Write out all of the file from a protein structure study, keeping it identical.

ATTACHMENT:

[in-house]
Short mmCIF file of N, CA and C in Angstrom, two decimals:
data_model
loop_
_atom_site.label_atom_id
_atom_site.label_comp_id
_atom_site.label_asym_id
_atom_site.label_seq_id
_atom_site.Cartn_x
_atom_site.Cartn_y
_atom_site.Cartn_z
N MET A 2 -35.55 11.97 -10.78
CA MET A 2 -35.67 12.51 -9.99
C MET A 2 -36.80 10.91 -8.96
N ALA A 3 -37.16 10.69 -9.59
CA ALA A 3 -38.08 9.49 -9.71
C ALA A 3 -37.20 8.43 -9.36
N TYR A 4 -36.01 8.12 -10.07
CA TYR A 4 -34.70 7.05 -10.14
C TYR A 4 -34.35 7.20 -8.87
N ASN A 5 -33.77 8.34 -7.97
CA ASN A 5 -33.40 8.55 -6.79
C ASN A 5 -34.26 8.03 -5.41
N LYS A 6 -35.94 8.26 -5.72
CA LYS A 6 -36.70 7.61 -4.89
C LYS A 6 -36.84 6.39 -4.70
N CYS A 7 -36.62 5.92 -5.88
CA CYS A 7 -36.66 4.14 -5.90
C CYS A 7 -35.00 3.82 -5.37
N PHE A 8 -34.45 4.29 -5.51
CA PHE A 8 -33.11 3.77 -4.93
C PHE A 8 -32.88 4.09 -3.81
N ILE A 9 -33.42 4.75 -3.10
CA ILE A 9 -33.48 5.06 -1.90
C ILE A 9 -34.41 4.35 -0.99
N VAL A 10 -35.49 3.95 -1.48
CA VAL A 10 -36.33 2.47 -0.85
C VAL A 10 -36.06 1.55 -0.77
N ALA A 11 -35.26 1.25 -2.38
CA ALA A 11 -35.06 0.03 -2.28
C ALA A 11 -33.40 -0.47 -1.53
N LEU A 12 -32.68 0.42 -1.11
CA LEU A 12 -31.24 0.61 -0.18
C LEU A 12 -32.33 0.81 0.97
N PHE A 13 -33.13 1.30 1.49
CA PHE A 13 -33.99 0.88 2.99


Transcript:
[in-house]
Short mmCIF file of N, CA and C in Angstrom, two decimals:
data_model
loop_
_atom_site.label_atom_id
_atom_site.label_comp_id
_atom_site.label_asym_id
_atom_site.label_seq_id
_atom_site.Cartn_x
_atom_site.Cartn_y
_atom_site.Cartn_z
N MET A 2 -35.55 11.97 -10.78
CA MET A 2 -35.67 12.51 -9.99
C MET A 2 -36.80 10.91 -8.96
N ALA A 3 -37.16 10.69 -9.59
CA ALA A 3 -38.08 9.49 -9.71
C ALA A 3 -37.20 8.43 -9.36
N TYR A 4 -36.01 8.12 -10.07
CA TYR A 4 -34.70 7.05 -10.14
C TYR A 4 -34.35 7.20 -8.87
N ASN A 5 -33.77 8.34 -7.97
CA ASN A 5 -33.40 8.55 -6.79
C ASN A 5 -34.26 8.03 -5.41
N LYS A 6 -35.94 8.26 -5.72
CA LYS A 6 -36.70 7.61 -4.89
C LYS A 6 -36.84 6.39 -4.70
N CYS A 7 -36.62 5.92 -5.88
CA CYS A 7 -36.66 4.14 -5.90
C CYS A 7 -35.00 3.82 -5.37
N PHE A 8 -34.45 4.29 -5.51
CA PHE A 8 -33.11 3.77 -4.93
C PHE A 8 -32.88 4.09 -3.81
N ILE A 9 -33.42 4.75 -3.10
CA ILE A 9 -33.48 5.06 -1.90
C ILE A 9 -34.41 4.35 -0.99
N VAL A 10 -35.49 3.95 -1.48
CA VAL A 10 -36.33 2.47 -0.85
C VAL A 10 -36.06 1.55 -0.77
N ALA A 11 -35.26 1.25 -2.38
CA ALA A 11 -35.06 0.03 -2.28
C ALA A 11 -33.40 -0.47 -1.53
N LEU A 12 -32.68 0.42 -1.11
CA LEU A 12 -31.24 0.61 -0.18
C LEU A 12 -32.33 0.81 0.97
N PHE A 13 -33.13 1.30 1.49
CA PHE A 13 -33.99 0.88 2.99